Why is it when we have so much to do (clean the house, organize a room, sift through clutter) or so many things we should be doing (sleeping, eating, showering) or even when we have something we may want to do (read, binge watch a show, napping), we find ourselves lost in the marathon of phone scrolling? Some people would argue that it is free time, but somehow when I look up, bleary eyed from the screen, I don’t feel refreshed. I feel more exhausted, scatter brained, and anxious over all the time I just wasted and have nothing to show for it.

I feel almost ill when I finally look up. Could it be that I feel ill from the scientifically proven research of how our phone usage is causing depression? Probably. Or that I really was internalizing all the comparisons of not having a better house, better body, better children, better mental space, etc.? Someone should create an app that acts like a pedometer for your finger to calculate the scroll mileage on our phones and tablets. I’m sure the numbers would be astounding. Would that really make us stop?

I doubt it.

I’ve read many articles about what our phone addiction does and yet I still go through times were I am so wrapped up into it. I can’t stand the hold it has on me! One thing I’ve done to help this is move my phone charger away from my bed. It has helped tremendously for when I lay down to sleep and when I wake up in the morning.

Now I need to find a solution for during the day. What will really stick?

One of the main things that has been helping me through my PPD and anxiety is to take a daily break when my husband gets home. I’m not always good at taking the 15-20min break, because there is always something needing to be done, but it is so important for me to recharge and take on the rest of the night.
As I’m sitting upstairs, locked in my bedroom, trying to strain every last second of my daily “me time” out, all I can hear is my children screaming and crying. Poor daddy. I always seem to have 7 things I want to do during this small, but sacred, time and today it was to pick up a book to read. I grabbed the book “Give them grace” by Elyse M. Fitzpatrick and Jessica Thompson that I still have yet to finish, and as I’m reading words like “grace, salvation, obedience, rules, demonstrating, grace, grace, grace….” all I can do is crack up as I hear the world crumbling around my two kids and husband downstairs.

Then, alas, the dreaded “Melissaaaaa” plea from my husband rings out, and I know my time has (too quickly) come to an end. All hands on deck are needed and it’s time for me to take a deep breath, and dive back into the chaos.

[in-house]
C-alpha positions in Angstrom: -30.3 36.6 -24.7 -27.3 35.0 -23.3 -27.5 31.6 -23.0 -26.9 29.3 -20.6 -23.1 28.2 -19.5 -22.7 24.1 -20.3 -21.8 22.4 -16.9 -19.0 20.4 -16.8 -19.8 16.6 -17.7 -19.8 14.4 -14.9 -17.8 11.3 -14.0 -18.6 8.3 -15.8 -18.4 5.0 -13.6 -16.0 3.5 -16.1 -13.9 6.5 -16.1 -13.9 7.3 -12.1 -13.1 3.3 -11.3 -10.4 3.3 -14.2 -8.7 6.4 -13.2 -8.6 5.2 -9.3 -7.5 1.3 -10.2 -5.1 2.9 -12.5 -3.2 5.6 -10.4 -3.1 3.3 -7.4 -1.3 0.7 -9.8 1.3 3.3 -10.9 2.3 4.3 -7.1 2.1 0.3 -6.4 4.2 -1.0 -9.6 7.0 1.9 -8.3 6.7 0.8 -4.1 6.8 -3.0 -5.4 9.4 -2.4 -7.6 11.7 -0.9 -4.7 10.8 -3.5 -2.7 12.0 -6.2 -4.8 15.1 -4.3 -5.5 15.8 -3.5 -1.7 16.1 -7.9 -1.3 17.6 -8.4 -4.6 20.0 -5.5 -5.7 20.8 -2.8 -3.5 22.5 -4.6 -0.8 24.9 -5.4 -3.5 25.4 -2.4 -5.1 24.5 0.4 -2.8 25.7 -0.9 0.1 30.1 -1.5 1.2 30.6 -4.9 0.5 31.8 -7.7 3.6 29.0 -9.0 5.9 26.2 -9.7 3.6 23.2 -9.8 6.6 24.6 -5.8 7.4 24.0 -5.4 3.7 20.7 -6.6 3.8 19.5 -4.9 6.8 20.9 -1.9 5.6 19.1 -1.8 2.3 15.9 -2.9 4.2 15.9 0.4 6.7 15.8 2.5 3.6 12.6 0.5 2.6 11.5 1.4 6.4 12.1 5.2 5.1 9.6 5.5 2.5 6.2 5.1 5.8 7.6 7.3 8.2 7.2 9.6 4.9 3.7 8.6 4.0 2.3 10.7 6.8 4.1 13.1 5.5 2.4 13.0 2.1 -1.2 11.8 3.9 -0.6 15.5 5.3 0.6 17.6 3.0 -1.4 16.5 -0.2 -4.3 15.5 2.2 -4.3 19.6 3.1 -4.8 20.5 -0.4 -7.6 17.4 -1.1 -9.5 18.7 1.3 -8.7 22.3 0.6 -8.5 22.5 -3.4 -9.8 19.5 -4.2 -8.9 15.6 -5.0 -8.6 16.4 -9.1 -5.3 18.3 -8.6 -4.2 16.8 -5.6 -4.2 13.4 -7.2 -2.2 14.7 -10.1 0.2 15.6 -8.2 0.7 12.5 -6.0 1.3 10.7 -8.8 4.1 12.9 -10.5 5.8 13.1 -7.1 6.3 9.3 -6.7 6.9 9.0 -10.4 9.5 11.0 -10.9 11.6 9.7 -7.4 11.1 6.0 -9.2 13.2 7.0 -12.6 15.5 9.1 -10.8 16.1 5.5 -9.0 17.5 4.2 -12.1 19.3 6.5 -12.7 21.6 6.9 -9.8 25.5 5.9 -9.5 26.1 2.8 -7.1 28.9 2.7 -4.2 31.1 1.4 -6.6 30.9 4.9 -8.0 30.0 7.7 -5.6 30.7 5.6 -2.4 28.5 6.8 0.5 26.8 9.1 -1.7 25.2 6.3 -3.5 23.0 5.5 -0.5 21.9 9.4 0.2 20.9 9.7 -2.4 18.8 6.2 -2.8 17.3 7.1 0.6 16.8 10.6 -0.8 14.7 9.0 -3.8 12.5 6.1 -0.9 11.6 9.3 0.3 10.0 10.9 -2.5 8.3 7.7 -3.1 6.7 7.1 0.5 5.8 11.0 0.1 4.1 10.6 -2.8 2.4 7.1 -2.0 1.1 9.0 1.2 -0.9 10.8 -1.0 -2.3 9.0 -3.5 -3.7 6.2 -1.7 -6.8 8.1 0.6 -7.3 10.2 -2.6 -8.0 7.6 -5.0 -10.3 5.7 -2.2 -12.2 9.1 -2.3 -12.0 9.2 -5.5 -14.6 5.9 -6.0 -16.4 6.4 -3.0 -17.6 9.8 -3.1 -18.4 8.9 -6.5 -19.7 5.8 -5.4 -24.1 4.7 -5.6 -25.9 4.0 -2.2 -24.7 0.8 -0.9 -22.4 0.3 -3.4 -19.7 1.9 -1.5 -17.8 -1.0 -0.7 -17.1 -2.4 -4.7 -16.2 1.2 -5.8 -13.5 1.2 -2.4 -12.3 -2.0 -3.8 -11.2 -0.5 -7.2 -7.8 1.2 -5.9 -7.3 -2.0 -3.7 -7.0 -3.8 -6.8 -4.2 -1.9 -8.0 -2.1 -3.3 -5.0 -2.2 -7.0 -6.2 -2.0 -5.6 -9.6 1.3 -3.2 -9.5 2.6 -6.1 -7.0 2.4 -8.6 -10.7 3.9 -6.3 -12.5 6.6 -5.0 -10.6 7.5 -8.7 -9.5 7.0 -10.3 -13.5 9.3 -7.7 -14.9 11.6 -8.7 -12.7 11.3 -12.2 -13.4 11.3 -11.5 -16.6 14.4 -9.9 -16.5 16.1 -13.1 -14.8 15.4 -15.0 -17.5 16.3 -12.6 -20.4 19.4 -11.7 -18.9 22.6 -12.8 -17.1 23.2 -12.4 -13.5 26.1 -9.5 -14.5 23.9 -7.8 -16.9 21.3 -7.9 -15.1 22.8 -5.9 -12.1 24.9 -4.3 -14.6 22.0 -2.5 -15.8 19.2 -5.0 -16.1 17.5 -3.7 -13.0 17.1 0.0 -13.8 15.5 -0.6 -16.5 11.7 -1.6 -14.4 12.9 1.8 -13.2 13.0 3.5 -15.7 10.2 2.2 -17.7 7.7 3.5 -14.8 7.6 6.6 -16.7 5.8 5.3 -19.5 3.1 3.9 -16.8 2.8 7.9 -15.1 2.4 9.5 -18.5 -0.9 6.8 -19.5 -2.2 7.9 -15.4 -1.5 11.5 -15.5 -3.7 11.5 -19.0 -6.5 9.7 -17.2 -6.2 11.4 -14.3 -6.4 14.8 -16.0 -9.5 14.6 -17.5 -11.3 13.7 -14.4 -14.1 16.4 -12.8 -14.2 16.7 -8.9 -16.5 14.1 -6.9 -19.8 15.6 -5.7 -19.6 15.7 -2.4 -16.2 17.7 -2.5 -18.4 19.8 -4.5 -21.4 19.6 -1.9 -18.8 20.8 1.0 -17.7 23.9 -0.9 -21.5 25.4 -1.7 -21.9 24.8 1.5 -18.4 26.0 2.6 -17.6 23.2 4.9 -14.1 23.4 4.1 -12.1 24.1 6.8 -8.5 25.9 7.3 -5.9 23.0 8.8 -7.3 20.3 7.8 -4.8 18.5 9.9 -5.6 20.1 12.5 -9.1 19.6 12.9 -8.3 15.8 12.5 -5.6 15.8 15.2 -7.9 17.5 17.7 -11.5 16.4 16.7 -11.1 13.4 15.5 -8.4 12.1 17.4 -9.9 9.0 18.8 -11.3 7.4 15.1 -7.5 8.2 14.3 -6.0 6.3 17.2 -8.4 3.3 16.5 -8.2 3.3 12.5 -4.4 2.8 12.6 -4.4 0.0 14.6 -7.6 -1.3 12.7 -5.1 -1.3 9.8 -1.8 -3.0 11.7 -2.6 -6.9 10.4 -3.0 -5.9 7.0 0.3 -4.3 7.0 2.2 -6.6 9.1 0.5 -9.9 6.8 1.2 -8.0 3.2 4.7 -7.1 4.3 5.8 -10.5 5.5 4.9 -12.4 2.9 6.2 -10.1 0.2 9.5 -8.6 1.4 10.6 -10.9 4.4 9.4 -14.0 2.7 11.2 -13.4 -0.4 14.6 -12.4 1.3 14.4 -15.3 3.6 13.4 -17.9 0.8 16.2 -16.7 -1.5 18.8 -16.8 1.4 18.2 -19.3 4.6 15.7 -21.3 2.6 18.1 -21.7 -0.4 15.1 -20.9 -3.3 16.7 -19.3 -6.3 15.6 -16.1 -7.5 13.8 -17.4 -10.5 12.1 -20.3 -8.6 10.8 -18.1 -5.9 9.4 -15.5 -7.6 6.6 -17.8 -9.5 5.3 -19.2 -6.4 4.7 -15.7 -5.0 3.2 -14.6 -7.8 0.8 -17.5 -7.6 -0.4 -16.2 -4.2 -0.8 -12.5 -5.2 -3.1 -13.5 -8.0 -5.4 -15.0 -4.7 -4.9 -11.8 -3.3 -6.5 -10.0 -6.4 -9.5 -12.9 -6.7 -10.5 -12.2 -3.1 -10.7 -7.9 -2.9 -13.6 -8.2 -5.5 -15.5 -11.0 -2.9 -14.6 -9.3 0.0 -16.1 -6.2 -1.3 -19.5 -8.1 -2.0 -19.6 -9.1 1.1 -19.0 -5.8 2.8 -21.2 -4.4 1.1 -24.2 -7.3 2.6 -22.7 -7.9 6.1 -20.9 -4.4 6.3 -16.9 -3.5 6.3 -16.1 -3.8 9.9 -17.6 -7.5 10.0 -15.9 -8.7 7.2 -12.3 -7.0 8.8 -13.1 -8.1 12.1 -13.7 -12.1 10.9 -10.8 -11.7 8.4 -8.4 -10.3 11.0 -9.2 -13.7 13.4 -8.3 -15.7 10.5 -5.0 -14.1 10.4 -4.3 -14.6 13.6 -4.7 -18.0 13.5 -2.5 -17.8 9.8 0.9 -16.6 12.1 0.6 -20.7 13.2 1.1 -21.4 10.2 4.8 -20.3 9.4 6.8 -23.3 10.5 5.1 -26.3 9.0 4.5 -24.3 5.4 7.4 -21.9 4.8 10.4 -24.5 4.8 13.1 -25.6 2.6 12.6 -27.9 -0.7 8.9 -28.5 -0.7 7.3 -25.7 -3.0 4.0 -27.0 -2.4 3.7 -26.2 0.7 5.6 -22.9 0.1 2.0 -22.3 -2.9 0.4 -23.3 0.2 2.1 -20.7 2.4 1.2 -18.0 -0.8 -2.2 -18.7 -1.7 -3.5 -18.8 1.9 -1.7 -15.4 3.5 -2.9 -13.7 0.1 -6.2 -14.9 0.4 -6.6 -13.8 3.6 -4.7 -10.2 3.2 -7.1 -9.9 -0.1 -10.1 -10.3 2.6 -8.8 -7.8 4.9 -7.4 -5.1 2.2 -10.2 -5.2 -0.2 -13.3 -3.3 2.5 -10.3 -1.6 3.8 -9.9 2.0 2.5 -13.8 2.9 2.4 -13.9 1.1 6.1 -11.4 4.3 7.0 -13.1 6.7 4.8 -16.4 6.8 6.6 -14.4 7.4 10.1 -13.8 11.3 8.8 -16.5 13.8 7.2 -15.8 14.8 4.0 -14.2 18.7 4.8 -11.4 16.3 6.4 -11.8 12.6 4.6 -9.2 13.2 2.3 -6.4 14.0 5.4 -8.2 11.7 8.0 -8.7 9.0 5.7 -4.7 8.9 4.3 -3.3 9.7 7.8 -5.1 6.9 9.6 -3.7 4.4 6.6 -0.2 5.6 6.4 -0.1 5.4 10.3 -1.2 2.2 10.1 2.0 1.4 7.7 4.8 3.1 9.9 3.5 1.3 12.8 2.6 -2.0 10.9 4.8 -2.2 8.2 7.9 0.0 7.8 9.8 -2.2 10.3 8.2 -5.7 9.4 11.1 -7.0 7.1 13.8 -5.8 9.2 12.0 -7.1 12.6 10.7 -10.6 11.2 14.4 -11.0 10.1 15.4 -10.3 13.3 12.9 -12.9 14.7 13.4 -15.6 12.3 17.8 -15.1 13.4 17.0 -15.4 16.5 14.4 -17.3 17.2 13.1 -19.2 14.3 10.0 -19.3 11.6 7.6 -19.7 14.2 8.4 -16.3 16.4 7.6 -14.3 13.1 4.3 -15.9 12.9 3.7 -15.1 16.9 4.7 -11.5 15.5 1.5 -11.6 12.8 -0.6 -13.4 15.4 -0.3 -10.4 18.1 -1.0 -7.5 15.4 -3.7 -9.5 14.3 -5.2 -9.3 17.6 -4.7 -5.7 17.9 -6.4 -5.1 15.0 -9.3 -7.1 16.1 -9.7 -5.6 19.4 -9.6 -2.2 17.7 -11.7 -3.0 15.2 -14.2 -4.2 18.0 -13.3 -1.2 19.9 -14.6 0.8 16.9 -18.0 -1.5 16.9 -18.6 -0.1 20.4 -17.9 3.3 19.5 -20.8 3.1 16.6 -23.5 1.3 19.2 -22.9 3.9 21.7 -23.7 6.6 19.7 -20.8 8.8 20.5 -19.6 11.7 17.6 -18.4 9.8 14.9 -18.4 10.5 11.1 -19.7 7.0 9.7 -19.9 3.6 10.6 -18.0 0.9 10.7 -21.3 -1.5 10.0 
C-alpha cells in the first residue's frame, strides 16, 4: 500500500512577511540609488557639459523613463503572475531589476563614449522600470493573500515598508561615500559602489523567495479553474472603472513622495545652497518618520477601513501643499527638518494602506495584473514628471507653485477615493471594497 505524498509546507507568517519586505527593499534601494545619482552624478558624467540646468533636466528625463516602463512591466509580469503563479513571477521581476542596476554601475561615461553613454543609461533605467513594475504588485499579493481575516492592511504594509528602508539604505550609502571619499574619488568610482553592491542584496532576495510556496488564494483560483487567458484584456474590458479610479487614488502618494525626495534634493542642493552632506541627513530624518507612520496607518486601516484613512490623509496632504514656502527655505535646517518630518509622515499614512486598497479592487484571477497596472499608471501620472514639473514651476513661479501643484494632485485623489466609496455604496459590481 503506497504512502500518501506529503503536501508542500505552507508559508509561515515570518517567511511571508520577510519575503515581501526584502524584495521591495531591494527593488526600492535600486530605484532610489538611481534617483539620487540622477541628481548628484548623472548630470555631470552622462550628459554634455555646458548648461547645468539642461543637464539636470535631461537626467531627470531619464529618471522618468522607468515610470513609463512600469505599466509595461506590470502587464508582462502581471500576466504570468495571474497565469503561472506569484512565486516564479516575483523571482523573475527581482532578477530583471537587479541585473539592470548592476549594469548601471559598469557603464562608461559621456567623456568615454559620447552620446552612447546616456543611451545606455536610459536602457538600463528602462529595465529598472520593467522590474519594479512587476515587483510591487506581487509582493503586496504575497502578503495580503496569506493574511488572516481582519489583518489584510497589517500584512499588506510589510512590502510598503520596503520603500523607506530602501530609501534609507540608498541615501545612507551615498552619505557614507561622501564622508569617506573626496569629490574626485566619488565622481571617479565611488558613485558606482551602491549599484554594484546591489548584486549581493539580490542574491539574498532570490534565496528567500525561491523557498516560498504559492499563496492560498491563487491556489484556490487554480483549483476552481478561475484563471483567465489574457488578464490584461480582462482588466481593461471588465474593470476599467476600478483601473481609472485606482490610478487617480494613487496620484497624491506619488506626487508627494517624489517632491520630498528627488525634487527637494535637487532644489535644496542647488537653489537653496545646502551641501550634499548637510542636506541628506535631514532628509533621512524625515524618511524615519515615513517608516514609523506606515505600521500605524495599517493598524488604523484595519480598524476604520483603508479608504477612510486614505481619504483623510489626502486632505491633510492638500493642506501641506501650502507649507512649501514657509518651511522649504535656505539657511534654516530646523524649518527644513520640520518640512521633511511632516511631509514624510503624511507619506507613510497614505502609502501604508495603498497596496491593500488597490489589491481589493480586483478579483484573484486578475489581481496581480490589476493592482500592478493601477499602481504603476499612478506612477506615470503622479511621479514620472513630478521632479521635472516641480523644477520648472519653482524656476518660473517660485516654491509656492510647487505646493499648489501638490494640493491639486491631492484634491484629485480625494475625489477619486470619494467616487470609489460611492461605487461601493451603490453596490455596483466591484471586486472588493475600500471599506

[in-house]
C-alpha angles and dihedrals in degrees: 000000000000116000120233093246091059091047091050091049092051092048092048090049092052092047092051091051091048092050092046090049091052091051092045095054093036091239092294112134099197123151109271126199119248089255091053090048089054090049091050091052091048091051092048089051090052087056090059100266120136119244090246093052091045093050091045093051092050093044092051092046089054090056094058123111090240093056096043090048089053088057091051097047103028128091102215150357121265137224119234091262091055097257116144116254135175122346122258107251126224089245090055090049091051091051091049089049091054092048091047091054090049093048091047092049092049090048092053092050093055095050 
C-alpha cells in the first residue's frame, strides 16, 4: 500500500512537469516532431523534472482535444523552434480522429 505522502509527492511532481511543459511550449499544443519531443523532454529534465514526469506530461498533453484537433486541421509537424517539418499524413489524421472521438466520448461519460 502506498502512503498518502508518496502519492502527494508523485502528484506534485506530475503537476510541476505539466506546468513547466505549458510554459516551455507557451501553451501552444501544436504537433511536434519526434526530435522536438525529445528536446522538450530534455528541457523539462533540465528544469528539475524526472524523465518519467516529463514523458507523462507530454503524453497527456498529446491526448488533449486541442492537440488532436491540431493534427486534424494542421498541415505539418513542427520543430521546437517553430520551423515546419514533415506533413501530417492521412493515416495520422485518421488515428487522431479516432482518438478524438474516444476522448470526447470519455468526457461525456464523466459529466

I’m not saying the time taken needs to be perfect or feel productive, but I am saying it’s important for everyone to take a little time to recharge. Break away from the stress or work and rebalance. It will only help everyone around you to have a calm, level headed person return to help.

When I’m trying to listen for answers from God, I always joke that I need to be told some answers through a very loud voice. An obvious sign, big clarity, someone holding a banner…I mean, I need something pretty clear. I’m sure everyone wants to have that clarity when they are wrestling with something. I, for one, would like something as obvious as a burning bush speaking to me on a mountain. Just saying. I know that I overthink and have a really hard time being still to listen to God. With that knowledge of self, I started reflecting back on times that I have been shown something glaringly obvious that I have ignored. Sounds familiar to what my children do with my “obvious guidance”.

I was thinking back to when I was a teenager and how I had signed up to go to a Christian youth retreat. Something I was really looking forward to. The boyfriend I had at the time told me he didn’t want me to go to a CHRISTIAN retreat, because they were just “a place for people to hookup”. Because I had such fear that I would lose (the loser) I listened to him and cancelled my trip. That bad decision, changed a lot of things. Hindsight being 20/20, I look at that young girl and go “HELLLOOOOOO!!! How could you have been so blind to that very obvious sign from God?” As my mom reminds me, I wouldn’t listen to anyone when it came to decisions in my young teenage life. I’m still fairly stubborn with that now!

So what do I do with the realization that I’ve been shown very clear nudges from God, but have been so blind to it and haven’t listened? What about hearing God and being obedient to staying home with my kids, and really struggling to feel the joy in that? I think that we hope to hear from God and have it always be exactly what we want to hear, easy to carry out and have quick rewards associated with it. Since we are given free will, we are able to make our own decisions. We make good and bad choices. Each of those choices bring us on a different path, and we learn from those choices. I may not learn from my choices right away, but I may learn from them many years later. Although I get frustrated with myself for not making a good choice (as in telling that boyfriend to back off, and going on the retreat) I tell myself that those choices and paths that were taken are all going to come back around. It may be a time when I need to tell my own daughter not to listen to the silly boy, and listen to that gentle nudge from Jesus more. That, I suppose, is worth that bad choice, years ago.